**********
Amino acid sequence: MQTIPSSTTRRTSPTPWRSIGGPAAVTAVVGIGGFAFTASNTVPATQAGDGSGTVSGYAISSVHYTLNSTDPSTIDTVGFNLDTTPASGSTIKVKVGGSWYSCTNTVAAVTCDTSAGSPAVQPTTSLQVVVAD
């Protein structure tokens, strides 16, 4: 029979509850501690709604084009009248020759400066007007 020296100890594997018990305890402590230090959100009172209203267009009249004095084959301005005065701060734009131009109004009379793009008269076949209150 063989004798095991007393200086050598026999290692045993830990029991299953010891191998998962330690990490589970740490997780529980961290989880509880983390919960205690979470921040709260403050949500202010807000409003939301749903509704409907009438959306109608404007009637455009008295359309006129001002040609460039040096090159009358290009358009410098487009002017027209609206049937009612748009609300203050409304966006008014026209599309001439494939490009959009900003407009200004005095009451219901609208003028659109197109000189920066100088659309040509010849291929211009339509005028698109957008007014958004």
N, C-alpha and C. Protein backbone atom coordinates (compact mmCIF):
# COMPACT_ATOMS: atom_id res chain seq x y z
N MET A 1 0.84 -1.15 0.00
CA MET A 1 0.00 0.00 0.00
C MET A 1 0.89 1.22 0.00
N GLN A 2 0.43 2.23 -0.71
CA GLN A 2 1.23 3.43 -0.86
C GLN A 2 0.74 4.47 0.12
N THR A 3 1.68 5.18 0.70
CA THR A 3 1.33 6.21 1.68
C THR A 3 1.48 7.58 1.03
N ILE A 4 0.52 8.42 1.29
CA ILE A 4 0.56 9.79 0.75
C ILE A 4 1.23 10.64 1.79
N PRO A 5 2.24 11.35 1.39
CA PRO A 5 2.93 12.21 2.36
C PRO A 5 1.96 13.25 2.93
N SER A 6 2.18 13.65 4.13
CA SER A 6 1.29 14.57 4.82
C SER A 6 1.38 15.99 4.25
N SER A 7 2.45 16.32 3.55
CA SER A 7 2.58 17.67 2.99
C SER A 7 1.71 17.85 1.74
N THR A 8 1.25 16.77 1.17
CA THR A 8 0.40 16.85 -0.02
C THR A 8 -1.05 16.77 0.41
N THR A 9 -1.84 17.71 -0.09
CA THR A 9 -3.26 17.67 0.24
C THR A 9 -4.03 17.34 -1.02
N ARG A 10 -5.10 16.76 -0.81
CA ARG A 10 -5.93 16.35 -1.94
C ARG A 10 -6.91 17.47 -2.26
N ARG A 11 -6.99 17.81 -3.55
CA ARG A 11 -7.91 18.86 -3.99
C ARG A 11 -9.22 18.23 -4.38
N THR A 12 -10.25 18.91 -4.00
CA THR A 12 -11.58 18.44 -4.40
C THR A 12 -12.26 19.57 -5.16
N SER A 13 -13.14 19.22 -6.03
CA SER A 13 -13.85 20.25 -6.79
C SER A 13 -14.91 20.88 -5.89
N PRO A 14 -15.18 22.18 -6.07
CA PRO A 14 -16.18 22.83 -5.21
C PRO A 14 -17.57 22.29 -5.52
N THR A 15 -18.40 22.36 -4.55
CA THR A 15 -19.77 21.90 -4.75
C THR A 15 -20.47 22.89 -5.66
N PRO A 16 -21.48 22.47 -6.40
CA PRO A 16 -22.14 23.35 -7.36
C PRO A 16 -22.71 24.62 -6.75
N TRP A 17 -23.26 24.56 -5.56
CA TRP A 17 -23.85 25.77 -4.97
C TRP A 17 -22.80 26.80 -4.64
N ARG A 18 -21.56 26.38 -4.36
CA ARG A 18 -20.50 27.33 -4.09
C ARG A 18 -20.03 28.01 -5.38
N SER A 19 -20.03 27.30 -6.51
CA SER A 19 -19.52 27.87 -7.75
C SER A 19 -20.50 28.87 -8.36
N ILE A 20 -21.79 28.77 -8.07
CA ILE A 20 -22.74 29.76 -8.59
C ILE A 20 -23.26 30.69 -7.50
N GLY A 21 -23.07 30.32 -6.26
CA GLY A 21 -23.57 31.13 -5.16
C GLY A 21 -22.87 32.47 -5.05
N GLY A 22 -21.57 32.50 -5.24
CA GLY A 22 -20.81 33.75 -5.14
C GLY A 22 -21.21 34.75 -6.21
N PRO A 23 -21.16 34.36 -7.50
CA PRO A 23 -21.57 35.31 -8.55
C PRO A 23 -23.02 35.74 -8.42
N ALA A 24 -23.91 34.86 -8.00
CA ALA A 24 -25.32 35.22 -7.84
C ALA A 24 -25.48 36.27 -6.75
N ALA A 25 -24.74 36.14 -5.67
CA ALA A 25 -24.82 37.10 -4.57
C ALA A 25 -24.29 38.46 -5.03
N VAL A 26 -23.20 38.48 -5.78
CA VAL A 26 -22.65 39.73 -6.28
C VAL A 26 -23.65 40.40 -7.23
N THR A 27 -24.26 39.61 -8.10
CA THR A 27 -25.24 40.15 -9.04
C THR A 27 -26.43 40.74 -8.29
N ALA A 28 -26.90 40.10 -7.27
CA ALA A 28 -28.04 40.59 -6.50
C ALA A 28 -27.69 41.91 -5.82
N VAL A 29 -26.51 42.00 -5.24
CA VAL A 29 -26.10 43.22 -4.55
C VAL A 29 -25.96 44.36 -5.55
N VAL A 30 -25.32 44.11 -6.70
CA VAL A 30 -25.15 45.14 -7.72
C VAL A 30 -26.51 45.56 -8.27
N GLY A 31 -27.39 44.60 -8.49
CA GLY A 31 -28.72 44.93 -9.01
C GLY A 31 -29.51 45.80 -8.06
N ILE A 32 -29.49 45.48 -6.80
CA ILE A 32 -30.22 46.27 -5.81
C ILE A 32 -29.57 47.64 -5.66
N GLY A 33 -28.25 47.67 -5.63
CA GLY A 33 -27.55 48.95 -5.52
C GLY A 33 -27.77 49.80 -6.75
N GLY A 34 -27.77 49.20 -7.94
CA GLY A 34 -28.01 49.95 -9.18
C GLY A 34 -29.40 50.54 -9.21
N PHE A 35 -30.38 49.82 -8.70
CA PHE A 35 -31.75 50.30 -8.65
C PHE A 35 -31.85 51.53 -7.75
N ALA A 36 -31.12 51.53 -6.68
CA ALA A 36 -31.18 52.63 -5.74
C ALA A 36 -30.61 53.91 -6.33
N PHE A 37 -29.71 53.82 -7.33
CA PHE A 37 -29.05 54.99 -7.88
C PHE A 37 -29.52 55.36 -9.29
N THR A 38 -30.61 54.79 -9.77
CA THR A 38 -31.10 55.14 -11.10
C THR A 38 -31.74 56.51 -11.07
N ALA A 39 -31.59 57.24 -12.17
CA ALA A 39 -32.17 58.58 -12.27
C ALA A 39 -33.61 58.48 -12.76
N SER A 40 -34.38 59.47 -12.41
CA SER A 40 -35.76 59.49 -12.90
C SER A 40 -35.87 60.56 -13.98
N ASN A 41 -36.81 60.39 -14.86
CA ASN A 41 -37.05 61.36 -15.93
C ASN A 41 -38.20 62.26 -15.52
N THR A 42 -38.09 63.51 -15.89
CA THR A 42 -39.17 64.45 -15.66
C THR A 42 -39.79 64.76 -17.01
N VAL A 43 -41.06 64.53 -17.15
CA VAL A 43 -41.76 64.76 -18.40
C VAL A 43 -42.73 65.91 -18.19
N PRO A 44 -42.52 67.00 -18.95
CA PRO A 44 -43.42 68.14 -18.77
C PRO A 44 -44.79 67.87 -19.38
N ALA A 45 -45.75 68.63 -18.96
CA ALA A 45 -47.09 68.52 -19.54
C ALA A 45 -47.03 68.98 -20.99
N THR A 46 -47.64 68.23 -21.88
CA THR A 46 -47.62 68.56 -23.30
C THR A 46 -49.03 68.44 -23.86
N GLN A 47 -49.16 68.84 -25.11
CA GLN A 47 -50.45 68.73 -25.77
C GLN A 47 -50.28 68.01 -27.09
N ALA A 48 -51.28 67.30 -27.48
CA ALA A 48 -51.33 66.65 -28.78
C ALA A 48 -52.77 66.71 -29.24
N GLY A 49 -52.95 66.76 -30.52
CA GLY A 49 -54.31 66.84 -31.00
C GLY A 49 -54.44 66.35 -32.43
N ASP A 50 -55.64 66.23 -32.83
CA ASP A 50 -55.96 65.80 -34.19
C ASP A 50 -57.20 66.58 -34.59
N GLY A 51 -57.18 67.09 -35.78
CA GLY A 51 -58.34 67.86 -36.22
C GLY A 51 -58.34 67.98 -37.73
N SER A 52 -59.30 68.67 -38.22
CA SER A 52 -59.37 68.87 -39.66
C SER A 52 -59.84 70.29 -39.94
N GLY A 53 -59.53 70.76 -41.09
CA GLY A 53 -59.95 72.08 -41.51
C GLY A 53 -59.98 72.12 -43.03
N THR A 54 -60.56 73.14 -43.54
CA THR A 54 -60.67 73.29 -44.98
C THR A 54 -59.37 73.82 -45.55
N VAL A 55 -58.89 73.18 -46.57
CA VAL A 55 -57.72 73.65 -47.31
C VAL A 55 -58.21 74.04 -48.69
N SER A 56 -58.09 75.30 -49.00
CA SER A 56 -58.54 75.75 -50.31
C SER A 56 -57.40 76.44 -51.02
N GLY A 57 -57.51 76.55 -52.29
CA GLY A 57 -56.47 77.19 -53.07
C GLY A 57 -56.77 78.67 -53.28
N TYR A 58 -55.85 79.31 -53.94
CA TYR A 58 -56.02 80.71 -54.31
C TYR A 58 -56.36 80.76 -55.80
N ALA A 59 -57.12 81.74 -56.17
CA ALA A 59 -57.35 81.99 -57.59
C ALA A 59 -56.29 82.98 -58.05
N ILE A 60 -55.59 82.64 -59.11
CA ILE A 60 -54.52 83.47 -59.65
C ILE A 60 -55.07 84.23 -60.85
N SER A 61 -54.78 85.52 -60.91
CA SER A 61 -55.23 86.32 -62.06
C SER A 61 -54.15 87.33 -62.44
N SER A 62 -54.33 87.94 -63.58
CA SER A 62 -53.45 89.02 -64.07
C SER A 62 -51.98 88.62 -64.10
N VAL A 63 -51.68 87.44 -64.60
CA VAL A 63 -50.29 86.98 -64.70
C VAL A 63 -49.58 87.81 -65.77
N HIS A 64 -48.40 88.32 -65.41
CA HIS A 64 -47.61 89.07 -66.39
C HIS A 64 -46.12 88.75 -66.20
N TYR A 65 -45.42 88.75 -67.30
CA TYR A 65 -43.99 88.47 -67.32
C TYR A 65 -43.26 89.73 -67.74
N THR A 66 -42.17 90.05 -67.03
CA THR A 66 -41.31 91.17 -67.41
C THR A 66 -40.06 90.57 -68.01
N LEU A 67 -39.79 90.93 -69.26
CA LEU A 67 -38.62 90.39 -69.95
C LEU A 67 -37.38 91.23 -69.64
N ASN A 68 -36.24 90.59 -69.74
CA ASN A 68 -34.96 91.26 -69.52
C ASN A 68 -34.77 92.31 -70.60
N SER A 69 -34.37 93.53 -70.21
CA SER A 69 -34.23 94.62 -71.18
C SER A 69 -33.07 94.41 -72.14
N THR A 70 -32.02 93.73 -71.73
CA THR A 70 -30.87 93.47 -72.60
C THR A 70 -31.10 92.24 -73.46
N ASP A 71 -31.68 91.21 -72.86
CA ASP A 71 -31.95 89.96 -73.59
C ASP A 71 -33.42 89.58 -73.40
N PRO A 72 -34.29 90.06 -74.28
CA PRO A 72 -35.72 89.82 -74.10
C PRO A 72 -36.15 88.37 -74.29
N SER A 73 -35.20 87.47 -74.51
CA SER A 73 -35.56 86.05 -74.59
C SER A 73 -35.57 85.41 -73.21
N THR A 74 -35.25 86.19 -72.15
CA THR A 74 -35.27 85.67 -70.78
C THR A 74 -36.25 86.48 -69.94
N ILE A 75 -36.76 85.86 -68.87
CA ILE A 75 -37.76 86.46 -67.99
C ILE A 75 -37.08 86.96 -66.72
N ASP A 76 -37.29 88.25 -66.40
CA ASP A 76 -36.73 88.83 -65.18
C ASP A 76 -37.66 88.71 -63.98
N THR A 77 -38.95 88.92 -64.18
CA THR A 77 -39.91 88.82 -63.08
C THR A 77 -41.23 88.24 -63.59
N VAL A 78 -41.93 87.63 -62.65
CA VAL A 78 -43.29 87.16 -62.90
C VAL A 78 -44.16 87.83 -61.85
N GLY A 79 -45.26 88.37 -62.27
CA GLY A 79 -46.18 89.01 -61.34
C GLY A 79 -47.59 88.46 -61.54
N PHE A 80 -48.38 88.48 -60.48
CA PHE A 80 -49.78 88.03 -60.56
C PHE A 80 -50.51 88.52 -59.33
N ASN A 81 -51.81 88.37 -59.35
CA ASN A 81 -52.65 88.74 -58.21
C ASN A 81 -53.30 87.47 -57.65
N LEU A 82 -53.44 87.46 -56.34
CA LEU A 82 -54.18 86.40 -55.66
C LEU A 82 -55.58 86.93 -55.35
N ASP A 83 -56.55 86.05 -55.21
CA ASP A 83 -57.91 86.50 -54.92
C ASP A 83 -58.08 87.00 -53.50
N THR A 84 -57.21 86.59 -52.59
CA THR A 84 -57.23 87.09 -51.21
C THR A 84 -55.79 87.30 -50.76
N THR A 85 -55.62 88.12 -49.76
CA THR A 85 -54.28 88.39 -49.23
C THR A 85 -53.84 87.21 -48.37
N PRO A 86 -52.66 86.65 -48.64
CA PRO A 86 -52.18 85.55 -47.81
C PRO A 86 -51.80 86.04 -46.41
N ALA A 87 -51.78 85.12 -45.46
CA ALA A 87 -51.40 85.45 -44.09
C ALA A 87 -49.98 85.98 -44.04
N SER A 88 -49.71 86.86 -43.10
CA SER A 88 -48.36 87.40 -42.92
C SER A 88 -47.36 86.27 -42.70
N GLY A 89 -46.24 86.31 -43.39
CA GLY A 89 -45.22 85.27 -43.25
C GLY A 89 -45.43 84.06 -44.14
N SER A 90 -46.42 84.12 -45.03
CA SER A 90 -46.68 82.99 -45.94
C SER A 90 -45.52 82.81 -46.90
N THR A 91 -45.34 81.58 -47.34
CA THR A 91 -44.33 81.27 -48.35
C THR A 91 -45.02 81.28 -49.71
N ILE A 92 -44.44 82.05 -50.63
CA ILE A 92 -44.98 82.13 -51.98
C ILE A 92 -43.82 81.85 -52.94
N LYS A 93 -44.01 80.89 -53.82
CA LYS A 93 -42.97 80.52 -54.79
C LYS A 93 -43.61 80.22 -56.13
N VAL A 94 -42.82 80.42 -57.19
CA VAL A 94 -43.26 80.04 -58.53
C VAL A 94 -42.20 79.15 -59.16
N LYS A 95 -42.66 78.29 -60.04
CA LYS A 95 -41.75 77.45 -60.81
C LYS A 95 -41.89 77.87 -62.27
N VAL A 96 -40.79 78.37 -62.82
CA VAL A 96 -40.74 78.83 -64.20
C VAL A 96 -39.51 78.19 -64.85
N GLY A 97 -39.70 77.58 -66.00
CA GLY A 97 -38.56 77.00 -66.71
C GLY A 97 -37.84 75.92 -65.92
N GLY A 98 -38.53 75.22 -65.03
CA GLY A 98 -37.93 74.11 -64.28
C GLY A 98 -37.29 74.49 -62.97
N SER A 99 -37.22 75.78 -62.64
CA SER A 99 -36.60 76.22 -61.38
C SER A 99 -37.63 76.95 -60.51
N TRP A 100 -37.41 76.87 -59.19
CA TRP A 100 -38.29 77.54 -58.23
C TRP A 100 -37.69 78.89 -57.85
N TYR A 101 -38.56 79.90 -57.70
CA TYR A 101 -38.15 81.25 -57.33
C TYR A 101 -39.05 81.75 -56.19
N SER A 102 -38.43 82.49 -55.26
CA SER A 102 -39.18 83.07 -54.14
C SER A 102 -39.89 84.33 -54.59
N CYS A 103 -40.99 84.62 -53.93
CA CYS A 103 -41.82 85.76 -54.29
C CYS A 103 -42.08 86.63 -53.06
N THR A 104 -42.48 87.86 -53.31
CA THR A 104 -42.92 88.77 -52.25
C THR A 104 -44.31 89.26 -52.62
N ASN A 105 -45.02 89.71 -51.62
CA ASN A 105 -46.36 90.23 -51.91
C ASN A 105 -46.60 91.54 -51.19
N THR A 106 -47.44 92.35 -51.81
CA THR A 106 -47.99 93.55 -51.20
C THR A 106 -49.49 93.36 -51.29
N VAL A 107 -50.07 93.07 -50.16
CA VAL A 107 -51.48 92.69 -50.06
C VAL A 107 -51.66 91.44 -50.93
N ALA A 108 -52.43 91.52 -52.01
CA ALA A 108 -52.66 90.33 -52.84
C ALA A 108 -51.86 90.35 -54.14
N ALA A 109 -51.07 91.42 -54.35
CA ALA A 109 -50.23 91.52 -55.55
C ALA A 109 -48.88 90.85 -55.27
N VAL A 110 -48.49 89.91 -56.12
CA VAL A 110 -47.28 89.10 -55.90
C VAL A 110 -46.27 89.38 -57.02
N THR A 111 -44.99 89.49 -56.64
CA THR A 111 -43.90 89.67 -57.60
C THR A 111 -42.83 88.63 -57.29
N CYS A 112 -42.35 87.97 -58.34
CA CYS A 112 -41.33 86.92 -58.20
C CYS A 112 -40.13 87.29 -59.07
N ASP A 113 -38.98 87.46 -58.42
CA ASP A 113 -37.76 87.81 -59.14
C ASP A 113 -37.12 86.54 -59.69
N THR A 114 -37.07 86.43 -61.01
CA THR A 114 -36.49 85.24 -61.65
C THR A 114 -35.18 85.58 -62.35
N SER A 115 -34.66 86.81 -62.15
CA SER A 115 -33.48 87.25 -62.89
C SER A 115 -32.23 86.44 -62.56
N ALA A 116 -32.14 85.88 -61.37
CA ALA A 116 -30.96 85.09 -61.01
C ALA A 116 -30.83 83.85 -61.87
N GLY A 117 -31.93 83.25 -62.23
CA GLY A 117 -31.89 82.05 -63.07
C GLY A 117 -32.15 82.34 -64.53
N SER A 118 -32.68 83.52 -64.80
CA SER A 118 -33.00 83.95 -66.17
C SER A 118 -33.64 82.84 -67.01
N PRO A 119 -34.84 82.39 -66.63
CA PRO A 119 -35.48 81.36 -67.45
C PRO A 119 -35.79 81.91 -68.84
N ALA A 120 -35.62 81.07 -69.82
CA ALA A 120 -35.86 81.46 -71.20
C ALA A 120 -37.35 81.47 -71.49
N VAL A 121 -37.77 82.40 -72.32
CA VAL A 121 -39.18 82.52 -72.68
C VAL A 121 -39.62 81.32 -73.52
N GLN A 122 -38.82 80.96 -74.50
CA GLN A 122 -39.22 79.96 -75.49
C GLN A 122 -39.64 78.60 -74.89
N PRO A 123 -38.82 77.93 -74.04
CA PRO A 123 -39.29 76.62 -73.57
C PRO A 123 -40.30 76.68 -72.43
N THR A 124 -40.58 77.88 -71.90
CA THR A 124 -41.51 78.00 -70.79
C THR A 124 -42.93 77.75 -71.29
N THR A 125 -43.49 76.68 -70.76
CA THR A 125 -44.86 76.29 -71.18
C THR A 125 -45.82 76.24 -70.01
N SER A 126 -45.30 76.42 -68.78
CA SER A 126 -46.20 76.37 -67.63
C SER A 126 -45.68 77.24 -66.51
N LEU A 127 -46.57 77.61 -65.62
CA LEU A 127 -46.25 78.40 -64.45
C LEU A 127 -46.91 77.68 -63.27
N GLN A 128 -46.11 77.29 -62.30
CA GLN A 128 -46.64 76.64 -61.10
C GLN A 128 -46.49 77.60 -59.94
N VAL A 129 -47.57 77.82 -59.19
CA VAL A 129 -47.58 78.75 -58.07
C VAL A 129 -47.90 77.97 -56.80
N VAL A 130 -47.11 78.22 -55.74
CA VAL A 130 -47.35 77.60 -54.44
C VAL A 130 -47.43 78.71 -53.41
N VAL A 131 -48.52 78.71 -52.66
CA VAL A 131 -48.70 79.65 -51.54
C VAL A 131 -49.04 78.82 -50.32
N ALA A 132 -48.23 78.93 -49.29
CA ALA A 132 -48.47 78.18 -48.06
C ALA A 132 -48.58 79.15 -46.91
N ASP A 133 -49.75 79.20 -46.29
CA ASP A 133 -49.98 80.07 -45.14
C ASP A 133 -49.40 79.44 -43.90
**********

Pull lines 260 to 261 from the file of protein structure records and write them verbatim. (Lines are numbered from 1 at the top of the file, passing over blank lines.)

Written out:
N PRO A 86 -52.66 86.65 -48.64
CA PRO A 86 -52.18 85.55 -47.81